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Home Women’s Issues Muslim woman sues over Louisville jail photo taken without her hijab

Muslim woman sues over Louisville jail photo taken without her hijab

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A group calling for the government to abolish U.S. Immigration and Customs Enforcement protested Thursday morning at the Heyburn Building

Louisville Courier Journal

LOUISVILLE, Ky. – A Muslim woman is suing Louisville Metro Corrections and the city, saying she was made to remove her hijab in front of men for her jail booking photo in violation of her religious rights.

Clara Ruplinger, 24, was arrested in July 2018 along with eight other people after they blocked elevators to the immigration court inside the Heyburn Building. The protest was one in a string calling for the abolishment of Immigration and Customs Enforcement amid outrage over the separation of families at the U.S. southern border.

All nine of the protesters were charged with misdemeanor criminal trespassing.

In her lawsuit, filed July 25, Ruplinger alleges that while she was being booked, male officials made her take off her hijab and take a booking photo although “removing her headscarf in the presence of men with no familial relation violated her religious beliefs.”

Islamic beliefs call for “people to have modesty and specifically for women to exhibit their modesty through some sort of head covering,” said Soha Saiyed, one of Ruplinger’s lawyers.

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Ruplinger’s lawsuit says that she was examined by female officers in a private room, during which time she willingly removed her hijab. She then put her headscarf back on and went to the booking area to have her photo taken in a room with 50 to 60 people of both genders, according to court documents.

Ruplinger was first allowed to wear her headscarf for a photo, her lawsuit says, before a male officer told her it had to be retaken without her hijab so officials could get “proper head dimensions.”

What followed was a debate about the importance of Ruplinger’s hijab to her, after which the lawsuit alleges that officers succeeded in “coercing” her to remove her headscarf, which she said caused her to be “embarrassed, humiliated and intimidated.”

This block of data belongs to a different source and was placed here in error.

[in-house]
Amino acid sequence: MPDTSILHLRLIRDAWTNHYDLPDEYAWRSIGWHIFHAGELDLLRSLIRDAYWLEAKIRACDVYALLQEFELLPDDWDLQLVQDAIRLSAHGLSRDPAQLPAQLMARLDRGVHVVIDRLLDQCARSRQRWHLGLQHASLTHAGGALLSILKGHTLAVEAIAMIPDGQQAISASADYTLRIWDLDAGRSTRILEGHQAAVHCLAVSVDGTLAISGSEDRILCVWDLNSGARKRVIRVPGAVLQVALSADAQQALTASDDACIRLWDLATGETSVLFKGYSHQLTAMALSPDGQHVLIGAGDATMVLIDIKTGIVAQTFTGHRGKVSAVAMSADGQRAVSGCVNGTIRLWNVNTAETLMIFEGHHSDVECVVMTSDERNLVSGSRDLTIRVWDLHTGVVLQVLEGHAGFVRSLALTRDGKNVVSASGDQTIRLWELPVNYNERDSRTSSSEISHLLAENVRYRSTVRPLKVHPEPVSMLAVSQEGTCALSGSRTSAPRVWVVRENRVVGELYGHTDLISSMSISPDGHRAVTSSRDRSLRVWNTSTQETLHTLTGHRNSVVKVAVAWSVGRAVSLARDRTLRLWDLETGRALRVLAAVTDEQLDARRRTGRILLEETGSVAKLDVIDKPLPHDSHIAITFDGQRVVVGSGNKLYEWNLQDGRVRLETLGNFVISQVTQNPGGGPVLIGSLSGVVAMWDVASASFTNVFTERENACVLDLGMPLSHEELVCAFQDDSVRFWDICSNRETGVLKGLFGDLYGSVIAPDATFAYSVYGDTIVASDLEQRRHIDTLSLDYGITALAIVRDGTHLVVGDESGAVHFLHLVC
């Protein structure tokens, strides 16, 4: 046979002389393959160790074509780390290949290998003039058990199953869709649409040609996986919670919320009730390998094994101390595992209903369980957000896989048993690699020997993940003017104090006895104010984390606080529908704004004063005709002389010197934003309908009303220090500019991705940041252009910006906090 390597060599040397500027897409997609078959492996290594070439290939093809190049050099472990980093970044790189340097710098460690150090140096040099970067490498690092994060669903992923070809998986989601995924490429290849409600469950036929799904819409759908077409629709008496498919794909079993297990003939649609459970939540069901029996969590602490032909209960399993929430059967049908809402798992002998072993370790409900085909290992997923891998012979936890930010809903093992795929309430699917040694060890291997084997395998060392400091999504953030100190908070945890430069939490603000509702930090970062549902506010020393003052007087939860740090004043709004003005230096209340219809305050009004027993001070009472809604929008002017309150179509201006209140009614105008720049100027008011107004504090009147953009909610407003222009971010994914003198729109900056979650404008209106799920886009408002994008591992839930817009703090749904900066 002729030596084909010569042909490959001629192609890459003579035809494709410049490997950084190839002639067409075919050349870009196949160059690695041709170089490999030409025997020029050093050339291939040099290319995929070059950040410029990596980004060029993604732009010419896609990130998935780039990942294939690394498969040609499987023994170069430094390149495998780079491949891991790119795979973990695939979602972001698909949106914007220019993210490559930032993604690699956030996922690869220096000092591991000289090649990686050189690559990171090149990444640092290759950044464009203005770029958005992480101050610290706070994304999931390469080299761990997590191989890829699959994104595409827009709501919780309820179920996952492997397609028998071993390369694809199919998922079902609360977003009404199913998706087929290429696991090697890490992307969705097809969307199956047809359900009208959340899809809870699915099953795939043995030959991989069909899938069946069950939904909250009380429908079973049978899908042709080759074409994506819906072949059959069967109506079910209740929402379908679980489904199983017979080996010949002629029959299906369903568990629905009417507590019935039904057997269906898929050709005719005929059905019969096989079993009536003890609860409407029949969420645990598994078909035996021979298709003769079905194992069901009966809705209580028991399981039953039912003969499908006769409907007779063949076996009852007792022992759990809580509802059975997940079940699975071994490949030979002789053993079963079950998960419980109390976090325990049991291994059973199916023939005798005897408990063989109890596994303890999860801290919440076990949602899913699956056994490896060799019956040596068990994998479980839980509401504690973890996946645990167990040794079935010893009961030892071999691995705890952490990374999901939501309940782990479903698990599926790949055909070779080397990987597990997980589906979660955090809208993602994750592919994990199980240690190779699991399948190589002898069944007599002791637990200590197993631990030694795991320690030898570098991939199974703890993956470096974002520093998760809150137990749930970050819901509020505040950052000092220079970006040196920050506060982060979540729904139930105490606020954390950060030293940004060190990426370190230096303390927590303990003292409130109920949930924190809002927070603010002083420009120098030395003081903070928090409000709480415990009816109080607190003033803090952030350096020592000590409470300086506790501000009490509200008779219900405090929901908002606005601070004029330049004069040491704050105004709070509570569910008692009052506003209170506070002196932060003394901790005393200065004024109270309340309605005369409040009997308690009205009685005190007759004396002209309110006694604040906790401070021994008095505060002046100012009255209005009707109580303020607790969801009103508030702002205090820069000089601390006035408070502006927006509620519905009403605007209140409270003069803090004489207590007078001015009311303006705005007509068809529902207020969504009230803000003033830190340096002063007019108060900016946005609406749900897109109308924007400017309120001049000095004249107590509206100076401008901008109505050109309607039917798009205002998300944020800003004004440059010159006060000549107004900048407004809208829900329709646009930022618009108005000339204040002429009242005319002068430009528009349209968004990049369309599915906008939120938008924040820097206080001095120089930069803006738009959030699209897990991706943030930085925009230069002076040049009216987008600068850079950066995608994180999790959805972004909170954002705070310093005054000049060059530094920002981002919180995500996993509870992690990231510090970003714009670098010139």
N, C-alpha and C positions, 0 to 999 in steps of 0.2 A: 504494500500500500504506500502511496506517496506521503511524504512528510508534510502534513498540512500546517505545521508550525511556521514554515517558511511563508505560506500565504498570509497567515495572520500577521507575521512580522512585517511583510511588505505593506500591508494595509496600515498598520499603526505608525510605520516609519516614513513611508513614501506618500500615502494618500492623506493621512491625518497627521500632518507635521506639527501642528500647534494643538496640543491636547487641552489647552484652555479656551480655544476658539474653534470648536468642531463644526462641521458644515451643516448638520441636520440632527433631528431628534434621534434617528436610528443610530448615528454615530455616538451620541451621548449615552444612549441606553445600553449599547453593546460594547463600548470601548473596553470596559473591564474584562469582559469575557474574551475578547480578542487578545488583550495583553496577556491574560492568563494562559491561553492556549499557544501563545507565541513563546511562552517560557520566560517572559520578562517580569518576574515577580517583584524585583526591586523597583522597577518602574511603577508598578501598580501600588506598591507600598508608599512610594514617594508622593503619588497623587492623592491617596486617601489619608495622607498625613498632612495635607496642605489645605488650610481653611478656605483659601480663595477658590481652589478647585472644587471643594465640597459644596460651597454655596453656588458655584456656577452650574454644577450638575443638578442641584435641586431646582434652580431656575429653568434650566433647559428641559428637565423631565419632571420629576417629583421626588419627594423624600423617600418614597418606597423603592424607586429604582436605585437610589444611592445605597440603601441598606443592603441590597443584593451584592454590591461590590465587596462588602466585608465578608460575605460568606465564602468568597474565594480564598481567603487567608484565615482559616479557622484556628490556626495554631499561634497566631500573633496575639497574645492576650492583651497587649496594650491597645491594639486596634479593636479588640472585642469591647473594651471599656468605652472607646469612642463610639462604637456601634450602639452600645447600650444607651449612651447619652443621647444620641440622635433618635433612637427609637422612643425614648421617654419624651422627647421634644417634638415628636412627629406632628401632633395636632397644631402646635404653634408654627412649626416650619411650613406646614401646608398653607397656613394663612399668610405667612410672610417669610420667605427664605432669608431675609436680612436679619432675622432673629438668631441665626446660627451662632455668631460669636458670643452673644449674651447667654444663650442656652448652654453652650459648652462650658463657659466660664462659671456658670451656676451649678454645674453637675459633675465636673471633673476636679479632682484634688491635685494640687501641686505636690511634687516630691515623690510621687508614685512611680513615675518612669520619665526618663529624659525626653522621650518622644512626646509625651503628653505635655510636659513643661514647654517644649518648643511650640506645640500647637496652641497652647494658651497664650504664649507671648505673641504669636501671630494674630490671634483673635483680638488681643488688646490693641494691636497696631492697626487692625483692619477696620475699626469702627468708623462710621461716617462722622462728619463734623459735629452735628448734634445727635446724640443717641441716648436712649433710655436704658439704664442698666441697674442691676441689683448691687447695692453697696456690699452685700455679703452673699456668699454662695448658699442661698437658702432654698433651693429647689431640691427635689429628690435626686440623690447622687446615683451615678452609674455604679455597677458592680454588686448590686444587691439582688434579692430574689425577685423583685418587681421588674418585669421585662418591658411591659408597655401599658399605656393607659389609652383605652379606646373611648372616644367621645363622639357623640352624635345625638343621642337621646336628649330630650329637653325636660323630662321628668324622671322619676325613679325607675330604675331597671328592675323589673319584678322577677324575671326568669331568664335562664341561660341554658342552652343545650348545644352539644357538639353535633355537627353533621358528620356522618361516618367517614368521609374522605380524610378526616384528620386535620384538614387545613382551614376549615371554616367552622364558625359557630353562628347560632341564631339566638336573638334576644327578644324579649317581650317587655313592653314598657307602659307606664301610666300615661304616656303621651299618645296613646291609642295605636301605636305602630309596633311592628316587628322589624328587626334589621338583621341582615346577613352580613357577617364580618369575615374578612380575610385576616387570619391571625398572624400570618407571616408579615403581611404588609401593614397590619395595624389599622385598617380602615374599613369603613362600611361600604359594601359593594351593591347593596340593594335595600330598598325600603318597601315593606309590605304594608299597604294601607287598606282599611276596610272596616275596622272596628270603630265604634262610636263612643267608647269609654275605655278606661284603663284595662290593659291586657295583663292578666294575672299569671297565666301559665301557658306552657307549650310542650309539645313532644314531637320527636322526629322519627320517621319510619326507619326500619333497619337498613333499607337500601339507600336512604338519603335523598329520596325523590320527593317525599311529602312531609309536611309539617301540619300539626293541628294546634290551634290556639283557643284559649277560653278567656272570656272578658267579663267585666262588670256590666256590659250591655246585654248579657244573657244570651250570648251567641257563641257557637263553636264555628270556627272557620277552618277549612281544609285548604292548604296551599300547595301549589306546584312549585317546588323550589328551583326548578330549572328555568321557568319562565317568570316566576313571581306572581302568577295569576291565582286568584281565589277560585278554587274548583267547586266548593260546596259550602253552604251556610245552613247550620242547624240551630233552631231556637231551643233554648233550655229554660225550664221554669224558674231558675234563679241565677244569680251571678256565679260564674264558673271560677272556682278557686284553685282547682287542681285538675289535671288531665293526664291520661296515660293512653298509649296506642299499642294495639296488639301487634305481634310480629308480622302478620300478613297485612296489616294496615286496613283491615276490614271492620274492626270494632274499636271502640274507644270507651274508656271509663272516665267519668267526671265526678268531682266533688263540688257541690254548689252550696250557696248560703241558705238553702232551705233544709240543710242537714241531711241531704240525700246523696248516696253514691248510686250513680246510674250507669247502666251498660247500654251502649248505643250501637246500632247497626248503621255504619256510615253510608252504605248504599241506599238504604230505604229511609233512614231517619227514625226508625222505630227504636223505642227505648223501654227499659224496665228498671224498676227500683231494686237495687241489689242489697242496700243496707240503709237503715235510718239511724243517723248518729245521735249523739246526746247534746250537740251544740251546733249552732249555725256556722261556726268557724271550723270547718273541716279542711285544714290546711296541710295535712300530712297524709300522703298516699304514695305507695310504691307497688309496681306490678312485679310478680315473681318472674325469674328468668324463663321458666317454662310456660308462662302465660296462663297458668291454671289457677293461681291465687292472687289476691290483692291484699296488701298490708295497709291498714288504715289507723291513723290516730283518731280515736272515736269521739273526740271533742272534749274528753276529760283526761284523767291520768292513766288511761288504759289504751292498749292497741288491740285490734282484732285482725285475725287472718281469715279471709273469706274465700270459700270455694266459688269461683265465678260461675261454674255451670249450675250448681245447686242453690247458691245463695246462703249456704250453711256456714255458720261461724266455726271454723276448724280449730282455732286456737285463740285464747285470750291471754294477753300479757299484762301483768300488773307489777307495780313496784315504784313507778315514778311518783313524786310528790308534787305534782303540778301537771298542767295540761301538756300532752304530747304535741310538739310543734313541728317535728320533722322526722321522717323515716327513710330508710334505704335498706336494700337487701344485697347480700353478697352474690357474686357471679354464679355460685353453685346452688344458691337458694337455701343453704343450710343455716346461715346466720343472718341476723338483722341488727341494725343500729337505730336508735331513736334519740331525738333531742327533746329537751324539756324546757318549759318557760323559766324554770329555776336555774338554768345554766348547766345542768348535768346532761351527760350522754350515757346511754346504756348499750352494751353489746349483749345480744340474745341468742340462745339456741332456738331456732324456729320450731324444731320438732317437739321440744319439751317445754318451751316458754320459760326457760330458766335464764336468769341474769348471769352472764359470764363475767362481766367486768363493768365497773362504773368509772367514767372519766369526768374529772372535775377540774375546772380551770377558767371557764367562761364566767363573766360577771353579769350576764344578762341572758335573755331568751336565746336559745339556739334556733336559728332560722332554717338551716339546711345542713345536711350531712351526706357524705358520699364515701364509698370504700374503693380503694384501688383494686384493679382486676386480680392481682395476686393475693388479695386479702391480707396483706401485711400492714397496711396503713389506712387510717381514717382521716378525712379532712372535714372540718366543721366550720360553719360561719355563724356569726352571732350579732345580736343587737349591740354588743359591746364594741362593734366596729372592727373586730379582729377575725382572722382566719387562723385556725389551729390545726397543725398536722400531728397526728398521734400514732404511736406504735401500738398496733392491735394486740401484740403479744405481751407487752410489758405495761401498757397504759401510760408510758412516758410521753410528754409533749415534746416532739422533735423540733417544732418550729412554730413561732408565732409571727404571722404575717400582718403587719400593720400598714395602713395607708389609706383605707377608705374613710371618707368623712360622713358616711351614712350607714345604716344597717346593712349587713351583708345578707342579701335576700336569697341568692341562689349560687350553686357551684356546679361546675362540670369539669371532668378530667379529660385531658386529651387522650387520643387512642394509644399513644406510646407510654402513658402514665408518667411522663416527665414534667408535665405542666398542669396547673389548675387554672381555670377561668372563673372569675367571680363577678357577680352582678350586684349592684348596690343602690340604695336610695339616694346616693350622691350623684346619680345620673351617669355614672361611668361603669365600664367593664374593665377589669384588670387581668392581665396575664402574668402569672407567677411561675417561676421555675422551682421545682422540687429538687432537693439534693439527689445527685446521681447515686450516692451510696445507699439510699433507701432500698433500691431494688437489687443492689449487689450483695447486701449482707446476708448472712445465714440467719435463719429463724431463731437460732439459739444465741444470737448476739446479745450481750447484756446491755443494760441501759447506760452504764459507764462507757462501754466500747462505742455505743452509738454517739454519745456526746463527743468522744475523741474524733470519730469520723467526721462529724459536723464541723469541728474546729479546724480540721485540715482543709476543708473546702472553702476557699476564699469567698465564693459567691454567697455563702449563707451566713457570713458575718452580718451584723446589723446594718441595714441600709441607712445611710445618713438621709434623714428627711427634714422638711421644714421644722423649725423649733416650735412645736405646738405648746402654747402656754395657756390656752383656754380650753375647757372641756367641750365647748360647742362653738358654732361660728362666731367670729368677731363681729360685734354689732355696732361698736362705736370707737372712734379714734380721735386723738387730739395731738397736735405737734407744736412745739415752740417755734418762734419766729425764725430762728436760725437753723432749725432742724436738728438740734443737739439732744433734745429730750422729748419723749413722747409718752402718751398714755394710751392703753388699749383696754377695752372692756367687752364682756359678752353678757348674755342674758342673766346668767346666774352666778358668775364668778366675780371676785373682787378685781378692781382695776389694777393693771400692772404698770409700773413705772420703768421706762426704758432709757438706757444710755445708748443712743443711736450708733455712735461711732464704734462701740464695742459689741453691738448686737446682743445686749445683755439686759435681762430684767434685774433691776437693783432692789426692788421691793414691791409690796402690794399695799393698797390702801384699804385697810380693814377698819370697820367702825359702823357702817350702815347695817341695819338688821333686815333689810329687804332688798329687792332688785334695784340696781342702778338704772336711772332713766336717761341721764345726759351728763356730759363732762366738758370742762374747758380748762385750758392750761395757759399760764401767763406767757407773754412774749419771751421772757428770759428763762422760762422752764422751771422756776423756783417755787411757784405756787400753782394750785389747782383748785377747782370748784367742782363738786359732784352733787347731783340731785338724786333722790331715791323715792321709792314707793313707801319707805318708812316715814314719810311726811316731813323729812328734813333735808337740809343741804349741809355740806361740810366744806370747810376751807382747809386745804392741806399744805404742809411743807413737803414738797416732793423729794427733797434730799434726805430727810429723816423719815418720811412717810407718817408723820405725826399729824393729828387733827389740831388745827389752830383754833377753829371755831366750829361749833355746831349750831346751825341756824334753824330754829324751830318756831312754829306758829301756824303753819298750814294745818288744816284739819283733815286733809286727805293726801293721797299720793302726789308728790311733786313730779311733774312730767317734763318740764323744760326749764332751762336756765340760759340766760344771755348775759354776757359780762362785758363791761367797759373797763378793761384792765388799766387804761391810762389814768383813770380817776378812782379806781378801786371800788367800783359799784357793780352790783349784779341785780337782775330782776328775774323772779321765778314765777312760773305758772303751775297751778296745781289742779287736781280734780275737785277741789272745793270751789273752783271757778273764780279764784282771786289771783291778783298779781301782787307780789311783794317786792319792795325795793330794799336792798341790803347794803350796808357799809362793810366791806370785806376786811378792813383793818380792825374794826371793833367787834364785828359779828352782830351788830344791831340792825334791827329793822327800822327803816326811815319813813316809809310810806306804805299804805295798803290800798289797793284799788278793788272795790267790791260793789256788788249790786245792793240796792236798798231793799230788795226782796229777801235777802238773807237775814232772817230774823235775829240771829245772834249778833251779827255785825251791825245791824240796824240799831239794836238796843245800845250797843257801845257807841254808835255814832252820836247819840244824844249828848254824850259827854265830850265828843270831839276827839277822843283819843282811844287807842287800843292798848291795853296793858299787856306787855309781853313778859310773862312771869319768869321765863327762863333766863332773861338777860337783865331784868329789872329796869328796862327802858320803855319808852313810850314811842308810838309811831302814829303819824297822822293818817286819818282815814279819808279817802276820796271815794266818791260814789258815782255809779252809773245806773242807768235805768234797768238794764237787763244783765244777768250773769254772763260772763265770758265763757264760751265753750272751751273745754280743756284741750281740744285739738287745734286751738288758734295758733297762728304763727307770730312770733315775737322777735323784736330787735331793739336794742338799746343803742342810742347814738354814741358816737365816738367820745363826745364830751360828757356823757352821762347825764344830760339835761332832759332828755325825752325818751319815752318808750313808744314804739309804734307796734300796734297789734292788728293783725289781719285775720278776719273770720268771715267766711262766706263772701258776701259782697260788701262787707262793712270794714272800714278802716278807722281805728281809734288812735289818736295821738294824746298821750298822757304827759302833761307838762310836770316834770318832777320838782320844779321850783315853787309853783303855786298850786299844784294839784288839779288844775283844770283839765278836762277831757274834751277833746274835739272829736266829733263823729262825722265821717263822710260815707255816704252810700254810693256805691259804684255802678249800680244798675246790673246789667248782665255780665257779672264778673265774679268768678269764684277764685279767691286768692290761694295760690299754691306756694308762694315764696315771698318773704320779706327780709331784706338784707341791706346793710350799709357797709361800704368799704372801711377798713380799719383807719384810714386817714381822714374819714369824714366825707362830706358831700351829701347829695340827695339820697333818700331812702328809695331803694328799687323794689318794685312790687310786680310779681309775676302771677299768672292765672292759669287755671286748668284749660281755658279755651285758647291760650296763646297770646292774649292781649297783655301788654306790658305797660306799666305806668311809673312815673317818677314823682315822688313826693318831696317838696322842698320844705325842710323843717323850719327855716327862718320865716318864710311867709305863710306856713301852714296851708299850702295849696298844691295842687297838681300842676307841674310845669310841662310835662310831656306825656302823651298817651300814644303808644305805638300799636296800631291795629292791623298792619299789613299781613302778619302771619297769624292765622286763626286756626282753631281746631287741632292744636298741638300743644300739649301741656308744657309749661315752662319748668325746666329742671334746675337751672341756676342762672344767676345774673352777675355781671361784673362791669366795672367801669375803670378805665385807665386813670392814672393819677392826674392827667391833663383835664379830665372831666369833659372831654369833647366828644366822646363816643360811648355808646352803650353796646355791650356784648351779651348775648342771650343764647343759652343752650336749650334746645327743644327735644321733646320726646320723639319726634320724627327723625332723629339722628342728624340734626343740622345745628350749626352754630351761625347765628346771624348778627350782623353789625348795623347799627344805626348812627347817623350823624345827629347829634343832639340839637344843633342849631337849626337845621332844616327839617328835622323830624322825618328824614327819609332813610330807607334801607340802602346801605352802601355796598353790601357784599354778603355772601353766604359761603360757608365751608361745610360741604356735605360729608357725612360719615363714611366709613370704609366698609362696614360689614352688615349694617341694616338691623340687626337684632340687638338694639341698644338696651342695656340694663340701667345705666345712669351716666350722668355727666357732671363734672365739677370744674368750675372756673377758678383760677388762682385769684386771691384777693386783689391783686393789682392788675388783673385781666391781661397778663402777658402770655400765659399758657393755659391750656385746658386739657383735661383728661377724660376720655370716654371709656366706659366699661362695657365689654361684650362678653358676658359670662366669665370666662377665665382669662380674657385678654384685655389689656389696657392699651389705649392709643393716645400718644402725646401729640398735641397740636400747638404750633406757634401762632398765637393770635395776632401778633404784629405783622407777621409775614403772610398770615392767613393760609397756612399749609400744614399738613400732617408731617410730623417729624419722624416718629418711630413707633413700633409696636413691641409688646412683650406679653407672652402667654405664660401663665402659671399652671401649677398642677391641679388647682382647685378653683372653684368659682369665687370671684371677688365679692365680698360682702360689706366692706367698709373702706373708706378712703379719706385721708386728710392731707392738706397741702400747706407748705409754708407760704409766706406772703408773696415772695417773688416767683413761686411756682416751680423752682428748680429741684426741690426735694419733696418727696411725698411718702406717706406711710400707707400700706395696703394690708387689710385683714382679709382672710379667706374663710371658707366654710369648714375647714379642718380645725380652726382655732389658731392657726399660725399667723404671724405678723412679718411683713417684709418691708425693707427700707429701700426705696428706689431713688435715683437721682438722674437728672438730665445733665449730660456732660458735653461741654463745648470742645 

Jeremiah Reece, another lawyer for Ruplinger, said “the fact that she was required to remove her headscarf in front of dozens of male officers and inmates in the first place is a problem, is a constitutional violation.”

The lawsuit says that the Jefferson County Attorney’s Office had explained that the Metro Corrections officers were following policy. Officials were required to “take the inmate’s photograph, including pictures of any scars, marks and/or tattoos without compromising the inmate’s privacy (i.e., revealing private areas).”

Despite those contentions, the lawsuit says, “Ruplinger had no scars, marks, or tattoos on any portion of her head or neck that were both coverable by her headscarf and requiring photographic documentation.”

However, this policy was changed around February 2019, the lawsuit states, and it now allows for “male and female detainees to retain religious headwear while incarcerated, and specifically, during booking photography.”

The county attorney’s office hasn’t replied to a Courier Journal request for comment on this piece of the suit.

Saiyed said now that the policy has been changed, officers need to be trained on how to comply with it.

Reece said there’s still public confusion over what is required when people are being booked at a corrections facility.

Federal law doesn’t place a mandate on metropolitan jails to take a mugshot, he said, and Kentucky doesn’t have any mandatory requirements for booking photograph to be taken.

What booking and jail admissions must include, Reece said, is important identifying information such as gender, height and weight.

On the other hand, Reece said, jails are required to “allow their inmates to practice their religious beliefs freely unless there is some sort of justifiable risk posed to the safety and order of the facility.” In this case, he said, there was no question of facility security or safety. “This was simply just an arbitrary requirement.”

Because Ruplinger’s mugshot was made public through Metro Corrections and published in news reports, the lawsuit says, she was further humiliated.

The suit asks that her mugshot without her hijab be removed from public record and that she be awarded an undecided dollar amount for “damages for physical, mental and emotional pain, suffering and humiliation, now and in the future.”

Spokespersons for Metro Corrections and the mayor’s office both told the Courier Journal that they cannot comment on pending legal action.

Follow Sarah Ladd on Twitter: @ladd_sarah.

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